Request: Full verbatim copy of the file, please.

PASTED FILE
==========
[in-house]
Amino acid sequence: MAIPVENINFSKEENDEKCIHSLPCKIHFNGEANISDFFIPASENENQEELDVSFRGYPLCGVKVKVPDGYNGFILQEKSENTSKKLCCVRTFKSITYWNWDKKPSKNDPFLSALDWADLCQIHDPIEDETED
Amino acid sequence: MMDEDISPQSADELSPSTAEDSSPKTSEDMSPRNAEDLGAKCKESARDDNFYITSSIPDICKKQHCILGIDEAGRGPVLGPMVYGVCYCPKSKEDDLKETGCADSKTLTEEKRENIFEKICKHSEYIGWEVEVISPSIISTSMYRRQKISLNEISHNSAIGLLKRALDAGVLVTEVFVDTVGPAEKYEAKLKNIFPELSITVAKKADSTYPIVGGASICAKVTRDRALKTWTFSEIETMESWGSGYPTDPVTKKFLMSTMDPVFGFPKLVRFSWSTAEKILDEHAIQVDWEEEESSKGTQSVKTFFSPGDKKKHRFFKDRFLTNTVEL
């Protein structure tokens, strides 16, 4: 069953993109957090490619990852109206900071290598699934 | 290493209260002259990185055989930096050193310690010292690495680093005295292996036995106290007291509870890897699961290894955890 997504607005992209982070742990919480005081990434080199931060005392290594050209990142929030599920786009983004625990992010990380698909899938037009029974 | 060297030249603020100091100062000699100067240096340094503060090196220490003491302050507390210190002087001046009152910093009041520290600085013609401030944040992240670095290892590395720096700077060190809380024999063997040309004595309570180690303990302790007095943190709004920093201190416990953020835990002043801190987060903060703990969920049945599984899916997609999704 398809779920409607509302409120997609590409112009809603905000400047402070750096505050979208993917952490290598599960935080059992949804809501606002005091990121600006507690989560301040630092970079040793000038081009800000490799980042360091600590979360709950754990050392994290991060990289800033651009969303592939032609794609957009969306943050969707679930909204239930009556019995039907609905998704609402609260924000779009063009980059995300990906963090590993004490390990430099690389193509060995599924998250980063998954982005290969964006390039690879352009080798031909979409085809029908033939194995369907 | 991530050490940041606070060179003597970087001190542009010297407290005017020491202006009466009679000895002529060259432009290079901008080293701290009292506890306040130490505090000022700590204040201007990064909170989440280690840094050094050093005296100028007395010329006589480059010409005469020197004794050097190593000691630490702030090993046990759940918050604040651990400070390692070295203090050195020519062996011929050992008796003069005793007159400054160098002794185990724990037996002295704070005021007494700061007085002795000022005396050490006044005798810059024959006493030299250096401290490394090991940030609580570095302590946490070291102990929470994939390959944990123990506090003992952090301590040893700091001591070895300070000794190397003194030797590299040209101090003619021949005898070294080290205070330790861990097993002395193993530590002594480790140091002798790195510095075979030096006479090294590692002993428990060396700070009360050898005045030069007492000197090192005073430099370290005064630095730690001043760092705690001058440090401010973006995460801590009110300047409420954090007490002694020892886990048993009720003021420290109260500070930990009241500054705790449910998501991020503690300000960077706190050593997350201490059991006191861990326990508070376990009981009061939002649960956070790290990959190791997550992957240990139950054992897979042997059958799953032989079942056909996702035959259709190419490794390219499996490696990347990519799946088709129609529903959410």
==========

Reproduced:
[in-house]
Amino acid sequence: MAIPVENINFSKEENDEKCIHSLPCKIHFNGEANISDFFIPASENENQEELDVSFRGYPLCGVKVKVPDGYNGFILQEKSENTSKKLCCVRTFKSITYWNWDKKPSKNDPFLSALDWADLCQIHDPIEDETED
Amino acid sequence: MMDEDISPQSADELSPSTAEDSSPKTSEDMSPRNAEDLGAKCKESARDDNFYITSSIPDICKKQHCILGIDEAGRGPVLGPMVYGVCYCPKSKEDDLKETGCADSKTLTEEKRENIFEKICKHSEYIGWEVEVISPSIISTSMYRRQKISLNEISHNSAIGLLKRALDAGVLVTEVFVDTVGPAEKYEAKLKNIFPELSITVAKKADSTYPIVGGASICAKVTRDRALKTWTFSEIETMESWGSGYPTDPVTKKFLMSTMDPVFGFPKLVRFSWSTAEKILDEHAIQVDWEEEESSKGTQSVKTFFSPGDKKKHRFFKDRFLTNTVEL
């Protein structure tokens, strides 16, 4: 069953993109957090490619990852109206900071290598699934 | 290493209260002259990185055989930096050193310690010292690495680093005295292996036995106290007291509870890897699961290894955890 997504607005992209982070742990919480005081990434080199931060005392290594050209990142929030599920786009983004625990992010990380698909899938037009029974 | 060297030249603020100091100062000699100067240096340094503060090196220490003491302050507390210190002087001046009152910093009041520290600085013609401030944040992240670095290892590395720096700077060190809380024999063997040309004595309570180690303990302790007095943190709004920093201190416990953020835990002043801190987060903060703990969920049945599984899916997609999704 398809779920409607509302409120997609590409112009809603905000400047402070750096505050979208993917952490290598599960935080059992949804809501606002005091990121600006507690989560301040630092970079040793000038081009800000490799980042360091600590979360709950754990050392994290991060990289800033651009969303592939032609794609957009969306943050969707679930909204239930009556019995039907609905998704609402609260924000779009063009980059995300990906963090590993004490390990430099690389193509060995599924998250980063998954982005290969964006390039690879352009080798031909979409085809029908033939194995369907 | 991530050490940041606070060179003597970087001190542009010297407290005017020491202006009466009679000895002529060259432009290079901008080293701290009292506890306040130490505090000022700590204040201007990064909170989440280690840094050094050093005296100028007395010329006589480059010409005469020197004794050097190593000691630490702030090993046990759940918050604040651990400070390692070295203090050195020519062996011929050992008796003069005793007159400054160098002794185990724990037996002295704070005021007494700061007085002795000022005396050490006044005798810059024959006493030299250096401290490394090991940030609580570095302590946490070291102990929470994939390959944990123990506090003992952090301590040893700091001591070895300070000794190397003194030797590299040209101090003619021949005898070294080290205070330790861990097993002395193993530590002594480790140091002798790195510095075979030096006479090294590692002993428990060396700070009360050898005045030069007492000197090192005073430099370290005064630095730690001043760092705690001058440090401010973006995460801590009110300047409420954090007490002694020892886990048993009720003021420290109260500070930990009241500054705790449910998501991020503690300000960077706190050593997350201490059991006191861990326990508070376990009981009061939002649960956070790290990959190791997550992957240990139950054992897979042997059958799953032989079942056909996702035959259709190419490794390219499996490696990347990519799946088709129609529903959410």